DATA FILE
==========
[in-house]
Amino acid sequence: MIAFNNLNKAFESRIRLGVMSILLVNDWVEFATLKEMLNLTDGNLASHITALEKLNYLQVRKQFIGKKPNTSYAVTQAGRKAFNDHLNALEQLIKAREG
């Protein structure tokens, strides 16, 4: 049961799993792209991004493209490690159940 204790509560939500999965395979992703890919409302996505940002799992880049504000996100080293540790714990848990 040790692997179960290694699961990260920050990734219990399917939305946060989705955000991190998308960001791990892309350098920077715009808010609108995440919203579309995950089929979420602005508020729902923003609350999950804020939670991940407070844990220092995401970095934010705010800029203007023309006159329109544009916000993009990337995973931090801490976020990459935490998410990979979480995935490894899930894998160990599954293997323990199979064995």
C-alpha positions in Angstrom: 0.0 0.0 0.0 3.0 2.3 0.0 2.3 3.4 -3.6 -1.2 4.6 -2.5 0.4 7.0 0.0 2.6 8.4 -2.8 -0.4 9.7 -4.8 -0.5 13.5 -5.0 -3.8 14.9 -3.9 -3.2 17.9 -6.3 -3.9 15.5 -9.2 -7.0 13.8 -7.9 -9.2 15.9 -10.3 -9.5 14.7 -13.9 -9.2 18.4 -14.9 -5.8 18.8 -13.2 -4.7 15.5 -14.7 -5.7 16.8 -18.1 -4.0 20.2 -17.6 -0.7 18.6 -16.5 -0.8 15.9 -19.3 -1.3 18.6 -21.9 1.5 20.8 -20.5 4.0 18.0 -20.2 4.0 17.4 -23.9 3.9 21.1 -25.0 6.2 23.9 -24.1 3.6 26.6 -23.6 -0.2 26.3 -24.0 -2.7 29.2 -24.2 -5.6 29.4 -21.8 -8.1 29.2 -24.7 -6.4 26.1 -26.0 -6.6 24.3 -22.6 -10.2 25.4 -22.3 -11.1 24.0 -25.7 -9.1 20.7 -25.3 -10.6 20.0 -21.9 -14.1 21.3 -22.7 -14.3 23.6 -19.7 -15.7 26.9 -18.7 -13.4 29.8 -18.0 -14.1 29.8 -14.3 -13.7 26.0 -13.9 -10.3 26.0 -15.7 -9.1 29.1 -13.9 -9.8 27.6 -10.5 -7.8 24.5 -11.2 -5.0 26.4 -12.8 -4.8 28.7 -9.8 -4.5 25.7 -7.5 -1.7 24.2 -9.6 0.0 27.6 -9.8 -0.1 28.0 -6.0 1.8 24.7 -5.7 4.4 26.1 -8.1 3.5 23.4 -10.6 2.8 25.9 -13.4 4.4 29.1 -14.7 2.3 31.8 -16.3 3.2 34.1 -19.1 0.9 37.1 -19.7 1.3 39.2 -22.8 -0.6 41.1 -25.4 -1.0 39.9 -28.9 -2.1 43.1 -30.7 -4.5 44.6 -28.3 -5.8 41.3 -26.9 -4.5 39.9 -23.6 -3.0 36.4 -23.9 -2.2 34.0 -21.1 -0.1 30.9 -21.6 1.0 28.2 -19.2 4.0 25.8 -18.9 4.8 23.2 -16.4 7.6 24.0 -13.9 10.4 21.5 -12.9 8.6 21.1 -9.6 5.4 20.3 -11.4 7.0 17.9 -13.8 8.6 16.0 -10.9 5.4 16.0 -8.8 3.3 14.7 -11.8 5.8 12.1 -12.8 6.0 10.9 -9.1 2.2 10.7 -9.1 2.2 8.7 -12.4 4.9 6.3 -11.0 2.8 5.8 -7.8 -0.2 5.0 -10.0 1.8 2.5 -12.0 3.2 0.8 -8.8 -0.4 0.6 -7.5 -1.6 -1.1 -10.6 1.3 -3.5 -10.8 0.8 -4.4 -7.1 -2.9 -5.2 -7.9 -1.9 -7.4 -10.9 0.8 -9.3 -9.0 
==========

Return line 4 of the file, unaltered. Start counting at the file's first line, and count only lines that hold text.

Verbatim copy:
C-alpha positions in Angstrom: 0.0 0.0 0.0 3.0 2.3 0.0 2.3 3.4 -3.6 -1.2 4.6 -2.5 0.4 7.0 0.0 2.6 8.4 -2.8 -0.4 9.7 -4.8 -0.5 13.5 -5.0 -3.8 14.9 -3.9 -3.2 17.9 -6.3 -3.9 15.5 -9.2 -7.0 13.8 -7.9 -9.2 15.9 -10.3 -9.5 14.7 -13.9 -9.2 18.4 -14.9 -5.8 18.8 -13.2 -4.7 15.5 -14.7 -5.7 16.8 -18.1 -4.0 20.2 -17.6 -0.7 18.6 -16.5 -0.8 15.9 -19.3 -1.3 18.6 -21.9 1.5 20.8 -20.5 4.0 18.0 -20.2 4.0 17.4 -23.9 3.9 21.1 -25.0 6.2 23.9 -24.1 3.6 26.6 -23.6 -0.2 26.3 -24.0 -2.7 29.2 -24.2 -5.6 29.4 -21.8 -8.1 29.2 -24.7 -6.4 26.1 -26.0 -6.6 24.3 -22.6 -10.2 25.4 -22.3 -11.1 24.0 -25.7 -9.1 20.7 -25.3 -10.6 20.0 -21.9 -14.1 21.3 -22.7 -14.3 23.6 -19.7 -15.7 26.9 -18.7 -13.4 29.8 -18.0 -14.1 29.8 -14.3 -13.7 26.0 -13.9 -10.3 26.0 -15.7 -9.1 29.1 -13.9 -9.8 27.6 -10.5 -7.8 24.5 -11.2 -5.0 26.4 -12.8 -4.8 28.7 -9.8 -4.5 25.7 -7.5 -1.7 24.2 -9.6 0.0 27.6 -9.8 -0.1 28.0 -6.0 1.8 24.7 -5.7 4.4 26.1 -8.1 3.5 23.4 -10.6 2.8 25.9 -13.4 4.4 29.1 -14.7 2.3 31.8 -16.3 3.2 34.1 -19.1 0.9 37.1 -19.7 1.3 39.2 -22.8 -0.6 41.1 -25.4 -1.0 39.9 -28.9 -2.1 43.1 -30.7 -4.5 44.6 -28.3 -5.8 41.3 -26.9 -4.5 39.9 -23.6 -3.0 36.4 -23.9 -2.2 34.0 -21.1 -0.1 30.9 -21.6 1.0 28.2 -19.2 4.0 25.8 -18.9 4.8 23.2 -16.4 7.6 24.0 -13.9 10.4 21.5 -12.9 8.6 21.1 -9.6 5.4 20.3 -11.4 7.0 17.9 -13.8 8.6 16.0 -10.9 5.4 16.0 -8.8 3.3 14.7 -11.8 5.8 12.1 -12.8 6.0 10.9 -9.1 2.2 10.7 -9.1 2.2 8.7 -12.4 4.9 6.3 -11.0 2.8 5.8 -7.8 -0.2 5.0 -10.0 1.8 2.5 -12.0 3.2 0.8 -8.8 -0.4 0.6 -7.5 -1.6 -1.1 -10.6 1.3 -3.5 -10.8 0.8 -4.4 -7.1 -2.9 -5.2 -7.9 -1.9 -7.4 -10.9 0.8 -9.3 -9.0 